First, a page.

As a veterinary internist, I’m always looking for a good excuse to harass veterinary surgeons, and a recent study we performed with Dr. Lee Burstiner (an aspiring surgeon but a good guy anyway) at the 2008 American College of Veterinary Surgeons (ACVS) conference gives me more ammunition. This study is being presented today at the European Conference of Clinical Microbiology and Infectious Diseases in Helsinki.
A few recent studies have shown that veterinarians seem to be at higher risk for methicillin-resistant Staphylococcus aureus (MRSA) carriage, likely because of their frequent contact with animals that can also carry MRSA. As part of the study at the ACVS conference, attendees provided nasal swabs (because the nose is the main site of MRSA carriage) on a voluntary basis, and filled out a questionnaire about various potential risk factors. MRSA was isolated from 17% of participants, an astounding number considering that in the general population only about 1-3% of people carry MRSA.
In previous studies of MRSA in veterinarians, including veterinary internists, equine general practitioners and swine veterinarians, it has been equine or swine veterinarians that most often harbour MRSA in their noses. Interestingly, in this study, there was no difference between equine and small animal (e.g. dog and cat) vets, which is perhaps due in part to the steady increase in MRSA carriage by dogs and cats internationally. This is one more piece of evidence indicating that MRSA exposure is an occupational risk for veterinary personnel. Colonized personnel may be more likely to develop MRSA infections, and are also at risk of transmitting MRSA to their patients (and possibly also their family members). This reminds us yet again of the need for good general infection control and hygiene practices in veterinary medicine.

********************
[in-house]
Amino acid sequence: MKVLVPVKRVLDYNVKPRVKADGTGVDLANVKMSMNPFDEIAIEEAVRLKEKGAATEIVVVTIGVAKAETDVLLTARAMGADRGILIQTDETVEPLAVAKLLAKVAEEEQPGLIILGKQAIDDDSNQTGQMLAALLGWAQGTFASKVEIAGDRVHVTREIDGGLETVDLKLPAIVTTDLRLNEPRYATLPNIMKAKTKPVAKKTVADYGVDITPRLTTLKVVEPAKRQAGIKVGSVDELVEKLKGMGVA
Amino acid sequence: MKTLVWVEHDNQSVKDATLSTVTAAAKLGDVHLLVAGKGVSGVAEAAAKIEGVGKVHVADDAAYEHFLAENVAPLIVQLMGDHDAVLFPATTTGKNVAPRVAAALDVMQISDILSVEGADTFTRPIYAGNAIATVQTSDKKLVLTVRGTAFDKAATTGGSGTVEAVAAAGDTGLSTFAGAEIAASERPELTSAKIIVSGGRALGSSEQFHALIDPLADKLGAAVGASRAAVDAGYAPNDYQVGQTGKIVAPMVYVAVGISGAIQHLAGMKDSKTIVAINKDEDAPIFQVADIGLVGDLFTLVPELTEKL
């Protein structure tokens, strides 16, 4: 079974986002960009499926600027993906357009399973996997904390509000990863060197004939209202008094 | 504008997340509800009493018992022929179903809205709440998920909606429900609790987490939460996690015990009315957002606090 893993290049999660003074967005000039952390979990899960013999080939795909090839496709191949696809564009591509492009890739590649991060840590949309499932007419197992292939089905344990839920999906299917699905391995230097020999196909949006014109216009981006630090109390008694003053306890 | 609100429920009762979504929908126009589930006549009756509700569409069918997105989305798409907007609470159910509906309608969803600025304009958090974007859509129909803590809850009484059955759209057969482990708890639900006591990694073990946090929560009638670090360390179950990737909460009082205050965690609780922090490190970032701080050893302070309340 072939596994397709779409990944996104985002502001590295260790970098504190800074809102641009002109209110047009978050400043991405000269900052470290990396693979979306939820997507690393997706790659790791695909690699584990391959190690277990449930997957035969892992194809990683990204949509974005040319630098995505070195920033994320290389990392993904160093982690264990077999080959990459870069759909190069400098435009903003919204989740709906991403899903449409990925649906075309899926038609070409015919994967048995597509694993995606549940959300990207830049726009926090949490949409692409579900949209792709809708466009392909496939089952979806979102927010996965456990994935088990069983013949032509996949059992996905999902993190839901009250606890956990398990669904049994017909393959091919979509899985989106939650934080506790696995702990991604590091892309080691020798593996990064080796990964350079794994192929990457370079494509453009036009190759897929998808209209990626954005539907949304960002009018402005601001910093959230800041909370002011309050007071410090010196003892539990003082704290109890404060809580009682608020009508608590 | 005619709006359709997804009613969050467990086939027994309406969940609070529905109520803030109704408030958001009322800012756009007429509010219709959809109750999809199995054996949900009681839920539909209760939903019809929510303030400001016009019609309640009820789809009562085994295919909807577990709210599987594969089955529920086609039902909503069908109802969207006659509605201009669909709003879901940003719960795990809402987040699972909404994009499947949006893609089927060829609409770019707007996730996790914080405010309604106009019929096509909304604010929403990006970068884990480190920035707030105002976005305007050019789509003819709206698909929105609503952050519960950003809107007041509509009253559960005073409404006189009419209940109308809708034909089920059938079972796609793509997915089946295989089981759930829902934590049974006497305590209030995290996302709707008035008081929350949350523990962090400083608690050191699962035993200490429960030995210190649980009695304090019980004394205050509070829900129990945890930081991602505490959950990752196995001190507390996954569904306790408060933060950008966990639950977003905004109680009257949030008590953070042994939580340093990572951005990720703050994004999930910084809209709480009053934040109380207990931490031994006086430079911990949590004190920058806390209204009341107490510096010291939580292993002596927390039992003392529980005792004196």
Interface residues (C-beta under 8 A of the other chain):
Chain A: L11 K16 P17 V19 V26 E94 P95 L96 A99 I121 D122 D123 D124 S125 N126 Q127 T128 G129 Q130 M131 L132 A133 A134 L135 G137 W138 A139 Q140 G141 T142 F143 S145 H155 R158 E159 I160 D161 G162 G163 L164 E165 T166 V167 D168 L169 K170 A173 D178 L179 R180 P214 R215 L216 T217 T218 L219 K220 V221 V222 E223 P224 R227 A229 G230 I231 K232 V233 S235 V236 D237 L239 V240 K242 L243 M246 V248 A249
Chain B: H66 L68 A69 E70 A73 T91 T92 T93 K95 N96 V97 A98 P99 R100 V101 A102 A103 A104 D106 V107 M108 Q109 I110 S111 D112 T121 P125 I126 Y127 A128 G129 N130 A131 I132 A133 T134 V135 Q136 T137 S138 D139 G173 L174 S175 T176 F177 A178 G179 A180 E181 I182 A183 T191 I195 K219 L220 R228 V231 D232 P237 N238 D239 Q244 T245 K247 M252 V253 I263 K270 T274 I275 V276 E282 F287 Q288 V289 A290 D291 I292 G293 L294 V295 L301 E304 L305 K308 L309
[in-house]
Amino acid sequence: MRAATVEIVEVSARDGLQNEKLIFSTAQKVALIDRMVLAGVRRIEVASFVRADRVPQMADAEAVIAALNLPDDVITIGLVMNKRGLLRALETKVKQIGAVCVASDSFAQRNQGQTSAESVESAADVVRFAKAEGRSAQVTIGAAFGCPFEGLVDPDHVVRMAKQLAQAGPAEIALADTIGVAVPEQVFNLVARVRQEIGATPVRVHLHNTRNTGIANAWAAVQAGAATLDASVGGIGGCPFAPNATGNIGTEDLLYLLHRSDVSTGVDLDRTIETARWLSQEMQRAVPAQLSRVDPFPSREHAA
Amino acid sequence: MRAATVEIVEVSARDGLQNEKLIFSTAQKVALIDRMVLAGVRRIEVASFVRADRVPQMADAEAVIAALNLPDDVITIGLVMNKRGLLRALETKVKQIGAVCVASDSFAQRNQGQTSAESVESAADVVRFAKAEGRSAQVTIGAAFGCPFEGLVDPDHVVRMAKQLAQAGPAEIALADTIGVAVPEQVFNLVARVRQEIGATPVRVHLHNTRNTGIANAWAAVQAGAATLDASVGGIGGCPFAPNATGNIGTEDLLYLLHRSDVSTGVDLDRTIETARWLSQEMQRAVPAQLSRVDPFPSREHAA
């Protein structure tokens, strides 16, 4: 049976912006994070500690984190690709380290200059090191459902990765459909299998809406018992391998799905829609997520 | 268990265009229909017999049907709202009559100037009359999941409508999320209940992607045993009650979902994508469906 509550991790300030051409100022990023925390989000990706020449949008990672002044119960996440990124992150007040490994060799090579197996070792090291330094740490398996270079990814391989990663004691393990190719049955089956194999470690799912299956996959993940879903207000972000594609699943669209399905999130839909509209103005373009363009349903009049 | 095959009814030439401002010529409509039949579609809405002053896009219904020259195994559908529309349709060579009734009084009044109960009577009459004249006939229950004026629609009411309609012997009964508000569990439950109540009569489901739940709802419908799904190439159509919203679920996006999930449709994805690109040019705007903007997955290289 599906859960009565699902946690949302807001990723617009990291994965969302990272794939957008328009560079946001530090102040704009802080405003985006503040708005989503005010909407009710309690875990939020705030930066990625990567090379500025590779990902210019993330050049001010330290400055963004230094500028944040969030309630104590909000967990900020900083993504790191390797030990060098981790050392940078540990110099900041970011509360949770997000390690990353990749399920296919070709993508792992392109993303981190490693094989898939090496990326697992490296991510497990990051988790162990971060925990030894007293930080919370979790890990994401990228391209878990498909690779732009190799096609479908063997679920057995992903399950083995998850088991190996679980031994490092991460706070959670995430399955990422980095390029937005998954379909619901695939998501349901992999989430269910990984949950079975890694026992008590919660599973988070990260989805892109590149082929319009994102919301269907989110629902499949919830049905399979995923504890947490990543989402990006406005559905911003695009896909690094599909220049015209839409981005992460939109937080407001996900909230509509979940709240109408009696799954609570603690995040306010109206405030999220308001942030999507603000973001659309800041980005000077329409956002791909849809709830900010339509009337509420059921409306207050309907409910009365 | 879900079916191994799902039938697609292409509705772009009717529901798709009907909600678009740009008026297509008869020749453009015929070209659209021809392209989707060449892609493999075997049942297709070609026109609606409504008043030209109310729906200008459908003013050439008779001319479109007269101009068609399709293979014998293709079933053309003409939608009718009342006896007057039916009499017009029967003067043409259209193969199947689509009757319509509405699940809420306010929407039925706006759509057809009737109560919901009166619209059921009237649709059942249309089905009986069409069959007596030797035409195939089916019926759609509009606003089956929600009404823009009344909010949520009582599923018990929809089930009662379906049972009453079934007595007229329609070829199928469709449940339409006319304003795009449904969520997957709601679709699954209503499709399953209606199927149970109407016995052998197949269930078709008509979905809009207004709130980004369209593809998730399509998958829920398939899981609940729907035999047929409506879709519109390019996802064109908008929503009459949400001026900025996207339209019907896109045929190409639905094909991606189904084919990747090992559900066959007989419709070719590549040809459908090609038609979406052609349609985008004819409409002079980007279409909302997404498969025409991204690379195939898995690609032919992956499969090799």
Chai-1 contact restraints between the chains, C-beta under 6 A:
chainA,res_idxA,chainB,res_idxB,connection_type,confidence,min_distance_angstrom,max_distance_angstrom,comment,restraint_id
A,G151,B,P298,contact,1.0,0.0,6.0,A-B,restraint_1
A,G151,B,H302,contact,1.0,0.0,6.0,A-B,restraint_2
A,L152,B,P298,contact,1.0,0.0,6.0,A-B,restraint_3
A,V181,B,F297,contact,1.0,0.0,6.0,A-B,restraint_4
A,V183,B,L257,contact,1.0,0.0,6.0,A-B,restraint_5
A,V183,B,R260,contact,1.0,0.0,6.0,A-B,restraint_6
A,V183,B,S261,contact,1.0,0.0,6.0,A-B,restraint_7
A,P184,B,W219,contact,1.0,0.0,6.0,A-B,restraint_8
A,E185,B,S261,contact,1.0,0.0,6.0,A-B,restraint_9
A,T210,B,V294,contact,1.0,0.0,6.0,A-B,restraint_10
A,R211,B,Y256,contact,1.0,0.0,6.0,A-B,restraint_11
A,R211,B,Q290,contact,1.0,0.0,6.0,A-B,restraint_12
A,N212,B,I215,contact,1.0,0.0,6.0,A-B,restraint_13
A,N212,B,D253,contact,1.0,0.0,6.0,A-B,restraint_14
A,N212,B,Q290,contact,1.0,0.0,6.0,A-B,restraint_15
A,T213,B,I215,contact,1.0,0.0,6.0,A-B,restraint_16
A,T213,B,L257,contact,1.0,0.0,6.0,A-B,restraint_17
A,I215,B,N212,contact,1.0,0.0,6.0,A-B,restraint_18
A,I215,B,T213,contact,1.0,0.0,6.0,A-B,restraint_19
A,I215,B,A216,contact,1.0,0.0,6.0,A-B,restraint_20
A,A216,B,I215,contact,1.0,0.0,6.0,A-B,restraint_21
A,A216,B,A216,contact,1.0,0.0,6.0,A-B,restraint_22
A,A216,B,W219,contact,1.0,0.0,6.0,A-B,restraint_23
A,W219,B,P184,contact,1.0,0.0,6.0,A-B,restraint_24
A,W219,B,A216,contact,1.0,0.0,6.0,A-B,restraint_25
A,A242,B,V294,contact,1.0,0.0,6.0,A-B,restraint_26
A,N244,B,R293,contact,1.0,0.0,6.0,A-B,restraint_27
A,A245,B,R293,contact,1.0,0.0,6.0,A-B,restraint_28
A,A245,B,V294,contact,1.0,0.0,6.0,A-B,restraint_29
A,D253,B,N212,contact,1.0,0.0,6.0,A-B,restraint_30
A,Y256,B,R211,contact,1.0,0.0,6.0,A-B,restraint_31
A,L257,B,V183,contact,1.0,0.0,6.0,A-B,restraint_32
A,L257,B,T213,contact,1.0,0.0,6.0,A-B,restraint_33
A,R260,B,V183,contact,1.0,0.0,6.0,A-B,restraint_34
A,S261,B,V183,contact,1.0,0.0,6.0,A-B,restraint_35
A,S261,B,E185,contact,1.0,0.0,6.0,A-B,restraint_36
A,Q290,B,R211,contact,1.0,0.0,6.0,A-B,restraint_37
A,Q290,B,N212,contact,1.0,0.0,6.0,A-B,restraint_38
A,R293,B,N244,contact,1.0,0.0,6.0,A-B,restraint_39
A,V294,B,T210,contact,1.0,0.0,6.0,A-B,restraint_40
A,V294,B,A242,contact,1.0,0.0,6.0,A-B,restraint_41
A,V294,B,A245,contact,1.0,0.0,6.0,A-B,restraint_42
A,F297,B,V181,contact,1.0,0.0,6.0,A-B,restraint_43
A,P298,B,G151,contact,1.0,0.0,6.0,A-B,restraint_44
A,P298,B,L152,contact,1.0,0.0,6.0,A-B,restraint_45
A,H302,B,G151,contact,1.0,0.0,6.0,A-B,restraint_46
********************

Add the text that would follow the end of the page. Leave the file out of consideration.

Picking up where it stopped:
It is truly astounding that MRSA colonization is so common in veterinarians. This is a consistent result among a few different studies now, and veterinarians may be one of the highest risk groups (if not the highest risk) for MRSA colonization. Why is this the case? Why is the prevalence not as high in human healthcare personnel? From where is the MRSA coming? From the patients presumably? How do we control it? What are the implications for the health of veterinary personnel and their families? These are just some of the many important but unanswered questions.
All this being said, you don’t need to (and shouldn’t) actually consider veterinary surgeons (or veterinarians in general) biohazardous, nor should you avoid using veterinary specialists because of concerns about MRSA. MRSA is a problem in veterinary medicine in both referral and general practices, and studies like this show the need for further research to determine why this is the case, as well as the need for general improvement in infection control in veterinary medicine.